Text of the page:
Desire vs. Reality
By Stephen Tuttle | March 3, 2018
Traverse City's Twin Towers of Terror — parking and affordable housing — are once again in the headlines. Or, rather, still in the headlines.
Yet another parking study has determined that if people would just walk, bike, or take the bus downtown, that would be swell. And another developer has declared one-bedroom apartments starting at $990 a month are “affordable housing.”
What we have here is a clash between desire and reality. Reality is likely to win.
Our desire is either more downtown parking, or fewer vehicles coming into town, or some combination of both. The reality is none of it seems likely.
Another downtown parking deck won't be much of a problem-solver, at least for about half the year, when demand far outstrips availability. Perhaps a parking deck specifically dedicated for downtown employees would make more sense, but who is going to pay for such a thing?
There simply isn't room to create enough parking places for everyone who wants or needs one. And downtown land is now so expensive, another parking deck starts with a multimillion dollar expense before construction even begins. That creates a debt load from the beginning. If it's a city deck, it means yet another expansion of and increased costs for the parking wing of the DDA. That leads to the dreaded peak-hours increase in parking costs.
The reality is, we have a tiny, compact business district — two, if we include Old Town. Those merchants and those entities encouraging tourism and local shopping would like as many downtown visitors and shoppers as they can get: Please come to TC but don't drive?
Discouraging vehicle traffic is an honorable goal, but how do we plan to accomplish that? Most people aren't going to walk or bike downtown in the winter, or ever. There isn't sufficient bus service, and we're not likely to have the population or rider demand sufficient to justify much increased service anytime soon. Tourists will be driving into town and then downtown.
The second desire is that we'll create affordable downtown housing. The reality is that it's unlikely if not impossible. There is a significant divide between what potential downtown residents believe is affordable and what actually pencils out for developers.
Once again, land cost is the villain. Affordable housing built from the ground up doesn't typically start with a multimillion-dollar payment for part of an acre. That is not atypical for downtown Traverse City.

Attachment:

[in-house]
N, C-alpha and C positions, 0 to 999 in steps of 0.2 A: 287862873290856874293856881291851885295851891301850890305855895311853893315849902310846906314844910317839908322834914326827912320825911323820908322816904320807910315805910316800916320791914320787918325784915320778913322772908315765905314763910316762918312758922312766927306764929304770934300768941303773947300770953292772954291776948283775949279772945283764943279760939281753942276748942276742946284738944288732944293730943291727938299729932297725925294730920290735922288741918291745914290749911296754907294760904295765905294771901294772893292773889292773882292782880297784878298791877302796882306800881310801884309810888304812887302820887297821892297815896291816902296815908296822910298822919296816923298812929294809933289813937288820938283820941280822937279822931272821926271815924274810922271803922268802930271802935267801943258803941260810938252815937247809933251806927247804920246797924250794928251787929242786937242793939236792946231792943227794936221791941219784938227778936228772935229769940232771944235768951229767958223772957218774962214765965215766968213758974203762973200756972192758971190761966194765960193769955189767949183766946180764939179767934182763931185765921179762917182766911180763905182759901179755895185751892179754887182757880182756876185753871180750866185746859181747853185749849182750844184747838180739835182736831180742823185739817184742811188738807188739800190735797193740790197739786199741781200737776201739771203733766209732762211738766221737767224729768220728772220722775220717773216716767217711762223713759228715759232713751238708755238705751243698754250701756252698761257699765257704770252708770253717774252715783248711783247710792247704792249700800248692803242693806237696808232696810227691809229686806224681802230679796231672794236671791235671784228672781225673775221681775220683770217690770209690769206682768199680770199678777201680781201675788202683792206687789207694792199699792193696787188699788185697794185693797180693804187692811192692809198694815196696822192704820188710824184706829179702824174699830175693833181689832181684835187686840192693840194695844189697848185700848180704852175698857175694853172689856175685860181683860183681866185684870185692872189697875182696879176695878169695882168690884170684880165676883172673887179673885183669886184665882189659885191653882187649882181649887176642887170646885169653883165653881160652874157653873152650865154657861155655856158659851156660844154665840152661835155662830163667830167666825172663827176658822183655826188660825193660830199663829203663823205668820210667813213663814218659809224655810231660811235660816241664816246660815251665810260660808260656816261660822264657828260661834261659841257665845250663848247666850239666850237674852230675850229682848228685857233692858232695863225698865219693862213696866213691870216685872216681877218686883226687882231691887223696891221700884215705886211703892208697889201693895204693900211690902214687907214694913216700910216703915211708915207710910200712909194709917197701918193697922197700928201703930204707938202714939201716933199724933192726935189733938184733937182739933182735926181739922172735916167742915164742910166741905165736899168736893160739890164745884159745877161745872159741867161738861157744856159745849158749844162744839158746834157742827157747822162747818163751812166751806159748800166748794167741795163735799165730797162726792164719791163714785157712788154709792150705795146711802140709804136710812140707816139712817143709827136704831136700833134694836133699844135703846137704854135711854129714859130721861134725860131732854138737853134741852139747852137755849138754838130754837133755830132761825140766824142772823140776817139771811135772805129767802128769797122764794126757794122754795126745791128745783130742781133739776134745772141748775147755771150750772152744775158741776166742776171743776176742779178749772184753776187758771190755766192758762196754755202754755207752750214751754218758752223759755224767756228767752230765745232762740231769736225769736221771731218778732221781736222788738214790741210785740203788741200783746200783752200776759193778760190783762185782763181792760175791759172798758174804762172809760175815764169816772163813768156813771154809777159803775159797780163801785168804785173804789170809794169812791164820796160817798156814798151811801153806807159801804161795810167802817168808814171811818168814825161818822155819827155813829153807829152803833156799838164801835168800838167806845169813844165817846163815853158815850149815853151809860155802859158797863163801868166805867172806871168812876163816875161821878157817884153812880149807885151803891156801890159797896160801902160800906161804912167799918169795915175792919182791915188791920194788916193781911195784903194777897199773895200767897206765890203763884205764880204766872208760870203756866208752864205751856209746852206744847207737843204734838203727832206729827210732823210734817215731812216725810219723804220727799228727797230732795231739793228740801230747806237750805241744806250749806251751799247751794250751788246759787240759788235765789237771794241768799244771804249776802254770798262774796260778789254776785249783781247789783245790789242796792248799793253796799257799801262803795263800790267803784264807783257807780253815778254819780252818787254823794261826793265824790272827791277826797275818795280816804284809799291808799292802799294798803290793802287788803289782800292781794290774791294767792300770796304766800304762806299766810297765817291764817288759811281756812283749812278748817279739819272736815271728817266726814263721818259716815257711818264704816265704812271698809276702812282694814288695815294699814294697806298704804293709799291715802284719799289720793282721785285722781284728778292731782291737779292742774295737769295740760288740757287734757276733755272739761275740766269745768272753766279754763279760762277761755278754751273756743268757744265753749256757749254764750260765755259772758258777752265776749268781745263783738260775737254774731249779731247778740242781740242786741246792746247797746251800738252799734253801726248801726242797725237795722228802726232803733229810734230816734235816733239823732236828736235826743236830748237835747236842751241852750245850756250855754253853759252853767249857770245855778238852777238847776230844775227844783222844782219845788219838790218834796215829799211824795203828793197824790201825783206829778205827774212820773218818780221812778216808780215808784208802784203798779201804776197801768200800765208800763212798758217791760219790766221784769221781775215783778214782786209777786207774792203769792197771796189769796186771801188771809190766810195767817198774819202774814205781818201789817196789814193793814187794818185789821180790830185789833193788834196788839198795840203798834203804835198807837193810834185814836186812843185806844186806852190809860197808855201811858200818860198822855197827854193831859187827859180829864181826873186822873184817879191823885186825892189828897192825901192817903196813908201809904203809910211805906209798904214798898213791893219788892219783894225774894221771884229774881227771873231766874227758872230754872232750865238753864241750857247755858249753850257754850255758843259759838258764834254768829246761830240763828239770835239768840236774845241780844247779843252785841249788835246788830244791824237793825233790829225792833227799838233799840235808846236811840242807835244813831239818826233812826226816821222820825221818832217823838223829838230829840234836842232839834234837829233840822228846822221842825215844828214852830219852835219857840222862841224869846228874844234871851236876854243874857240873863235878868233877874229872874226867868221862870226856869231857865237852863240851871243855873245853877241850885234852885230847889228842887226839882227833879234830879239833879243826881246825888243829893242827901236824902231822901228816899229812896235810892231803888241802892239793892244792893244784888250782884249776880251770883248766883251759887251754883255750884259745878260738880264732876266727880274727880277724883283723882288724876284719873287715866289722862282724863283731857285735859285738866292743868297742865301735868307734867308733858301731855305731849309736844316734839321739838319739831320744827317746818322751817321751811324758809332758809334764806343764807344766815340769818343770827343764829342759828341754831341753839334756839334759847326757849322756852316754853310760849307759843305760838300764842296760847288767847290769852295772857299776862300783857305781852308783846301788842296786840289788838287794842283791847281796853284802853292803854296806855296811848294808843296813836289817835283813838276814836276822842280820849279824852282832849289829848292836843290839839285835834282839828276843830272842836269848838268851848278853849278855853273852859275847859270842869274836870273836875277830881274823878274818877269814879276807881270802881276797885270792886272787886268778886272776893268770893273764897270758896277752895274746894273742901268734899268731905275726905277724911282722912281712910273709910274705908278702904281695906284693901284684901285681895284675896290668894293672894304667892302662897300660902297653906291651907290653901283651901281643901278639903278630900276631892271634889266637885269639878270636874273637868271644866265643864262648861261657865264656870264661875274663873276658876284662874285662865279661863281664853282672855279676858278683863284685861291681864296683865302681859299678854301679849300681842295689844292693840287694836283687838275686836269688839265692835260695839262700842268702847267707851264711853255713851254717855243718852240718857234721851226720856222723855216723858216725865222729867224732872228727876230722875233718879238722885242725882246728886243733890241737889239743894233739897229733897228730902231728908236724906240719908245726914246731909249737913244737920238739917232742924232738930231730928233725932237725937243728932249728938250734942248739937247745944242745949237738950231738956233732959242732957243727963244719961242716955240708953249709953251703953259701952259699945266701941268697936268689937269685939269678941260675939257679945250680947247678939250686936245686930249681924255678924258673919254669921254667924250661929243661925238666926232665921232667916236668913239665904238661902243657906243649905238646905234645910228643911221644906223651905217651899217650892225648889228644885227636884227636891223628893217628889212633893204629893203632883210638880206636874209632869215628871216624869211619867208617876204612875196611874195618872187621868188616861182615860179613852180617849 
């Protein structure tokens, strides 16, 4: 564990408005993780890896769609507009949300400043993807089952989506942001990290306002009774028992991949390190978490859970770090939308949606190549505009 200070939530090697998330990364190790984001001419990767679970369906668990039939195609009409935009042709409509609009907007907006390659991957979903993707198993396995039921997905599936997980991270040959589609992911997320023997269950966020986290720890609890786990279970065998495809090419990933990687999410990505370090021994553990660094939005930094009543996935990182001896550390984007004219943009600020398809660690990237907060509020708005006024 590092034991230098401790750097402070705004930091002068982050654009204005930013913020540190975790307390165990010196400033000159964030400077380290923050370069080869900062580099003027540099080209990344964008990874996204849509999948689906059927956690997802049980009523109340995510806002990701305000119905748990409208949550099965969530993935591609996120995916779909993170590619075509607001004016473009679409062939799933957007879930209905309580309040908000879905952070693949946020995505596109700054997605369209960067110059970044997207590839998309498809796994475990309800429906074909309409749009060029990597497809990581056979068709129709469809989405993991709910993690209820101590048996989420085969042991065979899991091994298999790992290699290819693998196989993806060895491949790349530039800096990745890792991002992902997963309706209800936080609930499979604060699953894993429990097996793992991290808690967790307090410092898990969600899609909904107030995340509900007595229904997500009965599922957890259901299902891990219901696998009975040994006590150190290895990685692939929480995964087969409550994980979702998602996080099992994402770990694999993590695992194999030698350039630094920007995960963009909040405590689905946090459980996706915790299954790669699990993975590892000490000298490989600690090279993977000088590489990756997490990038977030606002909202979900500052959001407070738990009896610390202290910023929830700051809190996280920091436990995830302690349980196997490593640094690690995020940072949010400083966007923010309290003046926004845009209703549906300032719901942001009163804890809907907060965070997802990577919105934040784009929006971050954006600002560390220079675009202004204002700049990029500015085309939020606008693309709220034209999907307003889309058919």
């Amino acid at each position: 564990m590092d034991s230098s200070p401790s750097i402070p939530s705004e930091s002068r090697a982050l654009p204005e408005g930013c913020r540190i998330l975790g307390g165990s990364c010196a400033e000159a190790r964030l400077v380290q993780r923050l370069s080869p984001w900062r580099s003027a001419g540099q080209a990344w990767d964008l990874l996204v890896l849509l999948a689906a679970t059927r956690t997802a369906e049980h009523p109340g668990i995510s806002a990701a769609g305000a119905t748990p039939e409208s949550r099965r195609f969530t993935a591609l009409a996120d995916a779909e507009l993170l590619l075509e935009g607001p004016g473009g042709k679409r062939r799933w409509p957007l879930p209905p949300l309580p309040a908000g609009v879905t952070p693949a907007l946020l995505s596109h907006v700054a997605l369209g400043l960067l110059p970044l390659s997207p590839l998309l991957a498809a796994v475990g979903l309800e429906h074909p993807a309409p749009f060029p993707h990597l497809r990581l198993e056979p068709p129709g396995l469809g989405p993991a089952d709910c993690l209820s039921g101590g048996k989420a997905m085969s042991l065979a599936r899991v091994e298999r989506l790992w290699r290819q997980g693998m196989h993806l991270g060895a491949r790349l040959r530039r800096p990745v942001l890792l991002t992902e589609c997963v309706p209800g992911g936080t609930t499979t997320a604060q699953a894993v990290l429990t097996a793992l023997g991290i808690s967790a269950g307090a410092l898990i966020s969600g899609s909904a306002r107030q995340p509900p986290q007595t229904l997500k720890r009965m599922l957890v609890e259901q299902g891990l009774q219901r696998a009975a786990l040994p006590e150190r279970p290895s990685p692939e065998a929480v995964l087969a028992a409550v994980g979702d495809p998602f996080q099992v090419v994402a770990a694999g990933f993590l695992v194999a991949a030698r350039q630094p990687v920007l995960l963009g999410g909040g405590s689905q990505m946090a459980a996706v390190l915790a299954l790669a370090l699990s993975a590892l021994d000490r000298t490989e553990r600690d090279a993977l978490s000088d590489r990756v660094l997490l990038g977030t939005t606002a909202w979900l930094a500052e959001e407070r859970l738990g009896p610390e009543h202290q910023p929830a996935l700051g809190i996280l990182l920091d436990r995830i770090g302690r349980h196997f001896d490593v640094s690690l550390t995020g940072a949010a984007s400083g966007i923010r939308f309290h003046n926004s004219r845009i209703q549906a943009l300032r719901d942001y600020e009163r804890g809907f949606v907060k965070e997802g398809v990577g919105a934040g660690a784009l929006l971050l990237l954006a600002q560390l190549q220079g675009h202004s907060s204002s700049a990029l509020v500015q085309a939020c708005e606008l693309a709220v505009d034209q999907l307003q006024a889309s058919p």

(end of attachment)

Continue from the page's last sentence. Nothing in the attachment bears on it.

Even with all the brownfield redevelopment money and tax increment financing districts (TIF) and payment in lieu of taxes (PILOT) programs, developers still cannot provide cheap rentals. The mythical $600/month downtown apartment, which people seem to think should be a reality, is just that: a myth.
Unless we want to substantially increase subsidies for both developers and tenants, the gap between what low- and middle-income renters can afford and what developers can afford to build and charge will widen, not narrow.
Going massively vertical won't help much. Downtown construction is logistically difficult, costs keep escalating, another few floors adds to costs, and the same economic realities will overwhelm our best affordable-housing intentions.
All of which, we're scolded, leads to sprawl.
Surely there are some people who would love to live in or near downtown who find the cost prohibitive. But plenty of people move out or stay out of the city by choice. They prefer a more rural lifestyle and the quiet and space it provides. They don't like the traffic and parking hassles in the city. Surrounding villages and the spaces in between aren't where they've been forced to live but where they've chosen to live.
Close-in sprawl might actually be a solution. Land outside the city core is much cheaper, which could translate to cheaper rents. An increased demand for bus service on the fringes of the city might expand that service, as well. Maybe.
The Bay Area Transit Authority (BATA) does a fine job, given ridership and economic realities. But they can't expand or add routes on the hope people will climb aboard.
And it seems unlikely we're going to fill downtown with lovely little, easily affordable apartments. It's downright folly to believe one of the most desirable locations in the city, and the one with the single highest land costs, is a likely spot for an affordable new structure of any kind. Not to mention the political stickiness of asking taxpayers, who can’t afford to live downtown themselves, to subsidize some who will.
The solution to affordable housing is not downtown unless we've decided four-figure monthly rents now fit that category. No other economic model works. Nor are we likely to fix an intractable parking dilemma; there isn't room.
An affordable place to live downtown plus plenty of parking for visitors are wonderful notions. They just aren't reality.